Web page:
New York City Musings

Author: Roger Bardsley, AICP

I recently returned from New York City (on 9/11 actually) after an enjoyable four-day visit.  I assume that most of you have been to the “Big Apple” which is certainly one of the distinctive cities in the U.S.  After being there I decided to write a blog about space.  I am doing my dissertation research on grid-form cities and may need to bore you with geek stuff before we continue.

Manhattan was developed according to the plan of 1811 that laid out its familiar grid pattern.  The south end of the city was previously laid out by the Dutch and is not rectilinear.  At that time, as was true as other cities in the U.S. developed, there were three “spaces”, the street, the sidewalk and private property.  The buildings generally started right behind the sidewalk, so there was no front setback, and the public/private line was clearly delineated.  This is important – these spaces have essentially not changed since 1811.

What has changed is the allocation of space.  Between 1811 and perhaps 1910, the street belonged to horses and horse-drawn vehicles (the horse poop space) while the sidewalks were for pedestrians.  Speed was not as much of an issue then as it is today.  Buggies travel at about 5 mph, which is higher than walking speed, but still not difficult to avoid.  By 1910 motor vehicles began to appear in numbers and created, at the time, significant issues.  Motor vehicles were a bit faster than horses and were made of steel so that an impact with one could cause injury or death.

I am going to simplify the issue a bit.  There were horse-drawn trolleys and then electric trolleys in the horse-poop space, as well as motor vehicles.  There were conflicts and eventually the motor vehicles won.  I am going to feature the Brooklyn Bridge below, where the trolleys ceased running in 1950.

The concept I want to introduce is allocation and mis-allocation of space.  The amount of space available to vehicles and pedestrians has not changed since Manhattan was developed in the 19th century.  If you walk the streets of Manhattan today you can feel the palpable tension among pedestrians, cyclists and motorists.  This is the tension that Janette Sadik-Kahn must have felt when she was traffic commissioner for Michael Bloomberg between 2007 and 2013.  Janette, who is my hero, took parts of Times Square and Herald Square and made them pedestrian spaces as well as adding 400 miles of bike lanes.  And she helped create the Citi-bike share program that lets people rent bikes throughout the city.  She did this by taking a small amount of the fixed space that had been for vehicles and allocated it to pedestrians and bicycles.  There was an outcry, of course, but the changes have stuck.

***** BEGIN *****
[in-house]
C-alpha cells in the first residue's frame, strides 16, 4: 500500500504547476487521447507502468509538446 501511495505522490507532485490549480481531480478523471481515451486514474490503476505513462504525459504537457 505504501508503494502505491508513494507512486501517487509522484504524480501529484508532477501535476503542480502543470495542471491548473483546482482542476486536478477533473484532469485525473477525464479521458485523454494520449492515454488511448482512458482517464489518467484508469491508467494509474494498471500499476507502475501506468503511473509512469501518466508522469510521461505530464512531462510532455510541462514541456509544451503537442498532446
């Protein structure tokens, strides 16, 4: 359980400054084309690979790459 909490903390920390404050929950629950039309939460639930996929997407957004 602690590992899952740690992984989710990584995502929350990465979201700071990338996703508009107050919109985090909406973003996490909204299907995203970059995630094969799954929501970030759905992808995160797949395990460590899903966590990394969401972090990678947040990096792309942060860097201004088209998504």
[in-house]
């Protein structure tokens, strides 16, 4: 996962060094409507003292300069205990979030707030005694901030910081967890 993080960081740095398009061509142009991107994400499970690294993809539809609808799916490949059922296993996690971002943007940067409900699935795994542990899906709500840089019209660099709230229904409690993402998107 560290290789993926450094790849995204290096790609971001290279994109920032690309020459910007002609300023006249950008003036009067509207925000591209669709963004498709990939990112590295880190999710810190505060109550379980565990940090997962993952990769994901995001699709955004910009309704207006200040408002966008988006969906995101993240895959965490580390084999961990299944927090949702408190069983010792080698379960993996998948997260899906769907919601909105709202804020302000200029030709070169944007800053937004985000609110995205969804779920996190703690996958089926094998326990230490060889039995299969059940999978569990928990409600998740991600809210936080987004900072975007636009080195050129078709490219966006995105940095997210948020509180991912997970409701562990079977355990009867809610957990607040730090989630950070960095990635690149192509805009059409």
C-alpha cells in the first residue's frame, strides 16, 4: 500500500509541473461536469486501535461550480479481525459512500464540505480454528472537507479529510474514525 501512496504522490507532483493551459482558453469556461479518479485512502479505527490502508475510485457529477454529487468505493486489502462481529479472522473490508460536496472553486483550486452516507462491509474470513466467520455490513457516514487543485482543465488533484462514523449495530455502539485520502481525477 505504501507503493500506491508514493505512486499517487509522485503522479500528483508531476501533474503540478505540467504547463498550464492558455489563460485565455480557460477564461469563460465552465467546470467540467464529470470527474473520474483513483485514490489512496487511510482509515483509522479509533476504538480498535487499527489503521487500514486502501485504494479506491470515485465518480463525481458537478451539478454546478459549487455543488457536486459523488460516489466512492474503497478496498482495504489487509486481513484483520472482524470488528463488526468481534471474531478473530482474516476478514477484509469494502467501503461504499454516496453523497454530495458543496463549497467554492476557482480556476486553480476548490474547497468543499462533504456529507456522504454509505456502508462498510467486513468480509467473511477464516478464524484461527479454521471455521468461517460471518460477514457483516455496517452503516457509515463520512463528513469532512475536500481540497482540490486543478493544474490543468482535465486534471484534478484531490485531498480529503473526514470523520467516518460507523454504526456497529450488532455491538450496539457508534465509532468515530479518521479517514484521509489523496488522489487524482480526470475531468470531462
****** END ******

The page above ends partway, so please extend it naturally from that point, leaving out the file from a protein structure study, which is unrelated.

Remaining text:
The Brooklyn Bridge was the first of New York’s long span bridges and was constructed between 1869 and 1883.  It was designed to supplement the ferry system that brought people from Brooklyn into Lower Manhattan to work.  The bridge was free to pedestrians and cost a small amount if you rode the trolley that was added to the middle of the deck.  In 1889 the bridge carried 34 million people.  The trollies ceased operation in 1950 and all of the deck was given over to motor vehicles.  Later, a suspended walkway was added above the deck for pedestrians and cyclists.  Today it is a popular tourist activity to walk across the bridge.  When I did it on a warm Saturday in September it was crowded and the few people who were trying to bike were having a difficult time.  Traffic on the bridge deck was congested, and the suspended walkway was carrying far more people than the road.  To me it was good example of mis-allocation of space.  If the two outside lanes of the bridge were reserved for bicycles they could fly across the bridge unhindered by pedestrians, and the suspended walkway could be reserved entirely for people on foot.  The loss of two lanes of traffic might make congestion worse, but since almost all the surface streets in Manhattan are congested most of the time, it might not make much of a difference.  And, the bridge would carry more people in total than it does today.

The Brooklyn Bridge was only one example of mis-allocation that I saw.  Something that happens hundreds of time each day is when a vehicle tries to turn left or right across a cross-walk that is filled with pedestrians.  The driver will inch into the crowd bit by bit until he or she can make the turn.  It is most comical when you see one person in a large SUV trying to intimidate the 25-30 people in the cross-walk.

Don’t get me wrong – I love New York in part because there are so many people vying to move or make a living in a fixed amount of space.  It was simply a realization that the allocation of space has perhaps not been comprehensively reviewed and adjusted as it has in many European cities (e.g. Copenhagen, Amsterdam and London).

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